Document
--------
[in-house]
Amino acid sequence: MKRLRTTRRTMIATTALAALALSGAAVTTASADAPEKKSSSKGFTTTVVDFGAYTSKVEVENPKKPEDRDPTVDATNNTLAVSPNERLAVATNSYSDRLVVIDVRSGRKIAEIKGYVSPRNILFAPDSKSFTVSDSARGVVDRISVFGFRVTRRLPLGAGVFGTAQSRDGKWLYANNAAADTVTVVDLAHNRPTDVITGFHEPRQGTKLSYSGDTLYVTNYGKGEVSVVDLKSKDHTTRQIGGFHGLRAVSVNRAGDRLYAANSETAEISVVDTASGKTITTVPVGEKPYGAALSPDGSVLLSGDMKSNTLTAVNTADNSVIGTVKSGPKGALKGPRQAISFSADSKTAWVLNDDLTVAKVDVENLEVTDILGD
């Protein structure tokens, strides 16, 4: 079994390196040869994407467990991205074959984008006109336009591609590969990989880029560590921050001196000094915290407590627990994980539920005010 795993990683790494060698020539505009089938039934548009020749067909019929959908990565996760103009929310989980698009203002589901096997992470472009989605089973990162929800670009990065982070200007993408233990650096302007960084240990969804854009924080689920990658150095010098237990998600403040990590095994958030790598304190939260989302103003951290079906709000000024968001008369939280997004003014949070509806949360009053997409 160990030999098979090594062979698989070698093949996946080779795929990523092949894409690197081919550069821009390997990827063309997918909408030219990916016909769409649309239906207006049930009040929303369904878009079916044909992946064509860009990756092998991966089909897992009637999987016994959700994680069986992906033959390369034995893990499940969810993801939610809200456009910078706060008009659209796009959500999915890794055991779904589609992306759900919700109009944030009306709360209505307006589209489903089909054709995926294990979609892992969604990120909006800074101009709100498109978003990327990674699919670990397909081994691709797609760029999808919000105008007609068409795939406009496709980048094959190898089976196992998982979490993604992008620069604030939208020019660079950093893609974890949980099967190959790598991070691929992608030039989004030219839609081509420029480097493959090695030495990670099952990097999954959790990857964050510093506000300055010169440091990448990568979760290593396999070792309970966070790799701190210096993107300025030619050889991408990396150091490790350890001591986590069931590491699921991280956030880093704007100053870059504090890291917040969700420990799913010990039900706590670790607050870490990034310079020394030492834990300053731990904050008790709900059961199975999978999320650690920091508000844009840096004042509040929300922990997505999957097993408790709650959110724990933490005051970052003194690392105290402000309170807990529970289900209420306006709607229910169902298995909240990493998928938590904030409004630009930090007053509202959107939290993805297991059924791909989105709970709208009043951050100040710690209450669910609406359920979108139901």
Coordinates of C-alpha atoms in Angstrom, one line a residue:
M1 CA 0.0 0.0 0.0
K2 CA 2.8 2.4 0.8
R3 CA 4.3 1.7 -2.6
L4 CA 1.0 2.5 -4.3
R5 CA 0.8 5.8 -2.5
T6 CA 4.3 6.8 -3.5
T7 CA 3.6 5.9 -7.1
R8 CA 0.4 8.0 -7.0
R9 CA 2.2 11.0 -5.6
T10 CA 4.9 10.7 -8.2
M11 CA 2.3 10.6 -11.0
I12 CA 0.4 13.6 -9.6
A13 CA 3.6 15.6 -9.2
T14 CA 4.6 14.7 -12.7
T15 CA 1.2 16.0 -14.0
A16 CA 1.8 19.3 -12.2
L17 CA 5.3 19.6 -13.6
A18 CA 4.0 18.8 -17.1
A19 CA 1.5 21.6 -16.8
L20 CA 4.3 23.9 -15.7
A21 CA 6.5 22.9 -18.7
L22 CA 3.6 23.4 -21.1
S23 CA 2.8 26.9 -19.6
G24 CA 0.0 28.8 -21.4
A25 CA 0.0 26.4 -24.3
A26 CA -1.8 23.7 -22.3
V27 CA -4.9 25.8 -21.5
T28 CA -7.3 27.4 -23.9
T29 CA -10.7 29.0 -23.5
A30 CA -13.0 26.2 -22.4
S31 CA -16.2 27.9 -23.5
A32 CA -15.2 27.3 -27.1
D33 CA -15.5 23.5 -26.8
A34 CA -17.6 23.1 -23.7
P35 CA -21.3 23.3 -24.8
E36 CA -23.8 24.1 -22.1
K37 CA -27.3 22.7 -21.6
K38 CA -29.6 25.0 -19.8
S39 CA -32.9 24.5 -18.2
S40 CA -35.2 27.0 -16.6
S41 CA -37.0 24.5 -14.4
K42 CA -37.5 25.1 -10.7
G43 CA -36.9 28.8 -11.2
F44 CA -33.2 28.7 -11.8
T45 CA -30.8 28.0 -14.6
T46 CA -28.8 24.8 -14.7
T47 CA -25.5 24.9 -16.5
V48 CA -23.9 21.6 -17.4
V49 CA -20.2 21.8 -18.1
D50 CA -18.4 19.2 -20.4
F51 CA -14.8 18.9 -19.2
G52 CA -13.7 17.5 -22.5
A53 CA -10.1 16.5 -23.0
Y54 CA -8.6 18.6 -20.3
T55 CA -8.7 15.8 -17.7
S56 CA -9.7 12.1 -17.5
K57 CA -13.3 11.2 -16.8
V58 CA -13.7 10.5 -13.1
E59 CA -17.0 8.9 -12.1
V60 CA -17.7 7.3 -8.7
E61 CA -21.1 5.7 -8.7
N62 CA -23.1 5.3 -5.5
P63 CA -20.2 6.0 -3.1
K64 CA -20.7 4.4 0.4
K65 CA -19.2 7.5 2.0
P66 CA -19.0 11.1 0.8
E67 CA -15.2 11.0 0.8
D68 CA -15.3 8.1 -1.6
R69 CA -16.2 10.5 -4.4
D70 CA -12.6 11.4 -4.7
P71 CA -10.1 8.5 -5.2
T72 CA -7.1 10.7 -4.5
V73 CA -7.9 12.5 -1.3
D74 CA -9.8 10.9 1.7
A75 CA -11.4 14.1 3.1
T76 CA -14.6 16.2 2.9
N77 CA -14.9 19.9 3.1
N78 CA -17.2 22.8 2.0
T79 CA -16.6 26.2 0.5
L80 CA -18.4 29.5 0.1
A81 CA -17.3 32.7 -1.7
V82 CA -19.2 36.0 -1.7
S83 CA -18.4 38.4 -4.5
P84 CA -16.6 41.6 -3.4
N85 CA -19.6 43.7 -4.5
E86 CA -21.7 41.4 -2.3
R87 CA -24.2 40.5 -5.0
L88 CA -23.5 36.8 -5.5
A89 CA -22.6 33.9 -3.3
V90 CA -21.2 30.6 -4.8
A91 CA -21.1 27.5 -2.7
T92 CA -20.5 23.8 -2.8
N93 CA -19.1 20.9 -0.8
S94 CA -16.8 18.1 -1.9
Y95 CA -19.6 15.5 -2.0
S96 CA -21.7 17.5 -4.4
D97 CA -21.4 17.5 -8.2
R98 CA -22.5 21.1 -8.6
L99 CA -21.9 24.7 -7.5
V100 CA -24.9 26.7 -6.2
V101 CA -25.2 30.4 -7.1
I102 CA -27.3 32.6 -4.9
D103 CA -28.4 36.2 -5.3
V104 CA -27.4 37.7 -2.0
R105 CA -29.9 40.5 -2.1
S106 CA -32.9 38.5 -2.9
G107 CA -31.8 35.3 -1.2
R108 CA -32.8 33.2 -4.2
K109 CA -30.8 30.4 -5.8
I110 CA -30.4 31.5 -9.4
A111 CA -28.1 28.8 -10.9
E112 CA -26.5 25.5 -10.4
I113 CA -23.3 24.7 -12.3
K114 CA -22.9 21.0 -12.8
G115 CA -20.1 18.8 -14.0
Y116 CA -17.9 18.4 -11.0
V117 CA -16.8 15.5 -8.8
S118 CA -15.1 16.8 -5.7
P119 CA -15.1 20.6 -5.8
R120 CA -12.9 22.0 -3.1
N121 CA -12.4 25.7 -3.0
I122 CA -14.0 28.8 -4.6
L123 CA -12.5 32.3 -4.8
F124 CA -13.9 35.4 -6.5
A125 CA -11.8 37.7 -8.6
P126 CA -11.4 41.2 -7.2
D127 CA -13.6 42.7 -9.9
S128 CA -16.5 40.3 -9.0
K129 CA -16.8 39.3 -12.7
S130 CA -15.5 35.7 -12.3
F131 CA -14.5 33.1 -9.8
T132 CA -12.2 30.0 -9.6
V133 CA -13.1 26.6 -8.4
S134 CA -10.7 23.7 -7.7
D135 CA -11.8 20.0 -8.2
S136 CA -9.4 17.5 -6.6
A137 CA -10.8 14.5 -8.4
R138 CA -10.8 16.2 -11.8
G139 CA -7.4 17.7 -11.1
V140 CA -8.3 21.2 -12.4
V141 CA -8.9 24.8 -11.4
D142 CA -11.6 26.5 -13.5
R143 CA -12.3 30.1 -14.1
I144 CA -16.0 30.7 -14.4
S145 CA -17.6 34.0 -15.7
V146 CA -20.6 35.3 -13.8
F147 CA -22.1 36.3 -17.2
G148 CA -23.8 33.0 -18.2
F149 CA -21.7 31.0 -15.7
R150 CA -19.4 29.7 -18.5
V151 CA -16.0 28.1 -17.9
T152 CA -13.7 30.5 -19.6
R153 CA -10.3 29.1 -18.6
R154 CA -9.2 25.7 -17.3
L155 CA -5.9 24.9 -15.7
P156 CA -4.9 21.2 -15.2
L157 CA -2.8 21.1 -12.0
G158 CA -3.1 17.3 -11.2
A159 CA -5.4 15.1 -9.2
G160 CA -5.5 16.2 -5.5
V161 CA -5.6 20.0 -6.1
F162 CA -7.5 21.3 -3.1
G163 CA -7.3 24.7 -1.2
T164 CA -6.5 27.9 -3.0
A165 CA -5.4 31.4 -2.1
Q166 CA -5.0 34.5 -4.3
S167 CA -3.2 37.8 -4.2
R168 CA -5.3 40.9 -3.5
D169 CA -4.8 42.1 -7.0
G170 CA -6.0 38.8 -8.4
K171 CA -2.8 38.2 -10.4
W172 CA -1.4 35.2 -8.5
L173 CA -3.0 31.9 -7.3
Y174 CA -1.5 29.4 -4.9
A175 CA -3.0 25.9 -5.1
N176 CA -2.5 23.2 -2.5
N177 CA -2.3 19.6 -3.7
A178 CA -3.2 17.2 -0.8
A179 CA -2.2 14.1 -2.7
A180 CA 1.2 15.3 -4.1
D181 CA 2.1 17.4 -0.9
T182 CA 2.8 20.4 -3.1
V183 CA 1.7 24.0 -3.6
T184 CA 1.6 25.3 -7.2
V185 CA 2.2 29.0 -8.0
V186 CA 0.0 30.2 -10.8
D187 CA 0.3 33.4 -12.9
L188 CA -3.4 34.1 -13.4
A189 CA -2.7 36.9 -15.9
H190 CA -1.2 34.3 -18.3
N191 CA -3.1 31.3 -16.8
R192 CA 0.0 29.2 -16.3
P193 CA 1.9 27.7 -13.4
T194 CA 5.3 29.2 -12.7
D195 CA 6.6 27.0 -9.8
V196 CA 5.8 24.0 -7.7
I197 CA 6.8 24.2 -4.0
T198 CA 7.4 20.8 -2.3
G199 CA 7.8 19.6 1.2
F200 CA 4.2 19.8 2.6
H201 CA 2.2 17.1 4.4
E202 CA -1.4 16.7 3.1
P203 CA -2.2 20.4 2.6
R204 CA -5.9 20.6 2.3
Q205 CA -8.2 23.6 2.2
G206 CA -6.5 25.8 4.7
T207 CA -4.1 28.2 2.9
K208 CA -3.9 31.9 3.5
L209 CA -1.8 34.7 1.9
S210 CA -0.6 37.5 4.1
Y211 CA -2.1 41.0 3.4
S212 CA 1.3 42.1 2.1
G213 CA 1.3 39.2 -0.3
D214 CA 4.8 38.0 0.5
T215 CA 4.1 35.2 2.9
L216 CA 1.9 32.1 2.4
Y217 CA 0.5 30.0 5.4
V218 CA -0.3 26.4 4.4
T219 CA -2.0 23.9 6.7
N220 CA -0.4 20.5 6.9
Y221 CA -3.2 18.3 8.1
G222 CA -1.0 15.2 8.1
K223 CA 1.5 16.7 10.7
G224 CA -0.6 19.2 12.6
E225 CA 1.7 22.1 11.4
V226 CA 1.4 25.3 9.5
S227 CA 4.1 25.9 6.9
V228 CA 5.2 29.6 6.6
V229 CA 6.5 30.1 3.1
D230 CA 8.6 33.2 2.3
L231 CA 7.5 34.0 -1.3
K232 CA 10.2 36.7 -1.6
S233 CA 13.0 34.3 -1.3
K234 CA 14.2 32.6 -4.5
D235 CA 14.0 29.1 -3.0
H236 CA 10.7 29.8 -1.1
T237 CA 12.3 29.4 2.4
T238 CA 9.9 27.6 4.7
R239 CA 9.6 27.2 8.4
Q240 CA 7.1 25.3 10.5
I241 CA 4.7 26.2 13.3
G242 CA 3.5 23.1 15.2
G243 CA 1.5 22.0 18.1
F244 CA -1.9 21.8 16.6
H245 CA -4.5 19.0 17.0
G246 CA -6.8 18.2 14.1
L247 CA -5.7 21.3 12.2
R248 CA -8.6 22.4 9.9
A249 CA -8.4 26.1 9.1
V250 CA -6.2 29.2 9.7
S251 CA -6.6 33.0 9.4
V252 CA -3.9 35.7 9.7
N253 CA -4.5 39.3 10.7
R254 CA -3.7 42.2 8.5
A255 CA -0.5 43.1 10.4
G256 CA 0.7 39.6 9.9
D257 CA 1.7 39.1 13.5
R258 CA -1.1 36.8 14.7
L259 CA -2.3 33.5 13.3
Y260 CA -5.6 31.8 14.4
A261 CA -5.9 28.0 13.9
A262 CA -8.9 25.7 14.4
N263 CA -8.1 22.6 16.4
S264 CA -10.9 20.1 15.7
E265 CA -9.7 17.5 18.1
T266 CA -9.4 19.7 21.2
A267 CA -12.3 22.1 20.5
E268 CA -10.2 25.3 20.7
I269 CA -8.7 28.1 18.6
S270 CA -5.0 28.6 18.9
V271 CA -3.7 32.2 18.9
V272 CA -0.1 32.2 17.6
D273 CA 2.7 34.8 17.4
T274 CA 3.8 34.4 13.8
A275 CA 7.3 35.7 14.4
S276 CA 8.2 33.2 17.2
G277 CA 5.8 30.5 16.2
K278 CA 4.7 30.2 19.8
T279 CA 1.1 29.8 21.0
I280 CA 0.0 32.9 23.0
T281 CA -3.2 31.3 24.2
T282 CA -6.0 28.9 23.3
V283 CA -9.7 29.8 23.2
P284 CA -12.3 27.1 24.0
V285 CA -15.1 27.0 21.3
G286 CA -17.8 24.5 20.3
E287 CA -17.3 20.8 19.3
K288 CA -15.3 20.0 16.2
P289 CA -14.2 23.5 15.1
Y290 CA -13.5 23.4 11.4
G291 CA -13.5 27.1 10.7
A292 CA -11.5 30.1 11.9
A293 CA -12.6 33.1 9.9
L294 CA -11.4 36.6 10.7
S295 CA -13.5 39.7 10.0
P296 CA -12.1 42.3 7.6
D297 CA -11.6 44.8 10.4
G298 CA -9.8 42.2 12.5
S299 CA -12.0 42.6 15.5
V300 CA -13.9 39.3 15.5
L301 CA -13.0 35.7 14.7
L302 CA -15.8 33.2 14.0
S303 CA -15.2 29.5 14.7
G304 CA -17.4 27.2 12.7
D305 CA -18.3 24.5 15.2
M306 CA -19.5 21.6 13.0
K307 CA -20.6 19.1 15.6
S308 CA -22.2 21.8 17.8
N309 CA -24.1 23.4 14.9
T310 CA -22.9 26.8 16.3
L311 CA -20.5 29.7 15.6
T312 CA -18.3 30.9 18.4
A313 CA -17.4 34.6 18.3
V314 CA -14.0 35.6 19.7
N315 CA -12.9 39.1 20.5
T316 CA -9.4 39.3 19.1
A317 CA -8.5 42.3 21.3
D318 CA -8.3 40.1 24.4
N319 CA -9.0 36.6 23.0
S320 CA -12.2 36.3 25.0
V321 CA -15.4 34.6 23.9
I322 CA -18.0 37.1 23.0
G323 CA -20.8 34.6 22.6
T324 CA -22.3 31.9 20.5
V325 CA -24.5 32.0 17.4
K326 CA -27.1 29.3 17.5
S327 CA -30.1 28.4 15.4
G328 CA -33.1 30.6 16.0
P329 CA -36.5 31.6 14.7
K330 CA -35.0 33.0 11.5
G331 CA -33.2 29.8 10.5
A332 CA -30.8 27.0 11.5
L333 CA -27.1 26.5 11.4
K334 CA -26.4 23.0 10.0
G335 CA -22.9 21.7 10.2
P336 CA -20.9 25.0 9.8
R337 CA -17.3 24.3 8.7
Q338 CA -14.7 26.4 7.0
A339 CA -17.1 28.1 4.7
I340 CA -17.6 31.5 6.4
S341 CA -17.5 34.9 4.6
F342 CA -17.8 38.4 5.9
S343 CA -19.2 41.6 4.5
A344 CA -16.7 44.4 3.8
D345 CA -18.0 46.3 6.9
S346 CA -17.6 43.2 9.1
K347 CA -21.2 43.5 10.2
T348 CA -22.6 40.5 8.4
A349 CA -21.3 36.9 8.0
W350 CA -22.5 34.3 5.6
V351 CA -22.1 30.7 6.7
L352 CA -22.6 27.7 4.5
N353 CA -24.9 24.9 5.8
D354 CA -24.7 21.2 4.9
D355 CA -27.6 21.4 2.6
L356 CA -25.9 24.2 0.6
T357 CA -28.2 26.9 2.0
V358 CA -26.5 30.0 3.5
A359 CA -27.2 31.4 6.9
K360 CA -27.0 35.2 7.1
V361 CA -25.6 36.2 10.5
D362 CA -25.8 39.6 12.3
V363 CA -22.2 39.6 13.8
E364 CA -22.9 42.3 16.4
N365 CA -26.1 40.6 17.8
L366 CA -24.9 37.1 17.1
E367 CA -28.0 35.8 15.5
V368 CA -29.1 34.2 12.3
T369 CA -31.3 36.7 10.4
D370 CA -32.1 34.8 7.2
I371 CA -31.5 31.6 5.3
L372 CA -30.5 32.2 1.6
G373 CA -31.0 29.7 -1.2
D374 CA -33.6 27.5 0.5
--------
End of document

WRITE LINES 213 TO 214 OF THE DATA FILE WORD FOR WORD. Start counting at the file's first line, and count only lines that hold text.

L209 CA -1.8 34.7 1.9
S210 CA -0.6 37.5 4.1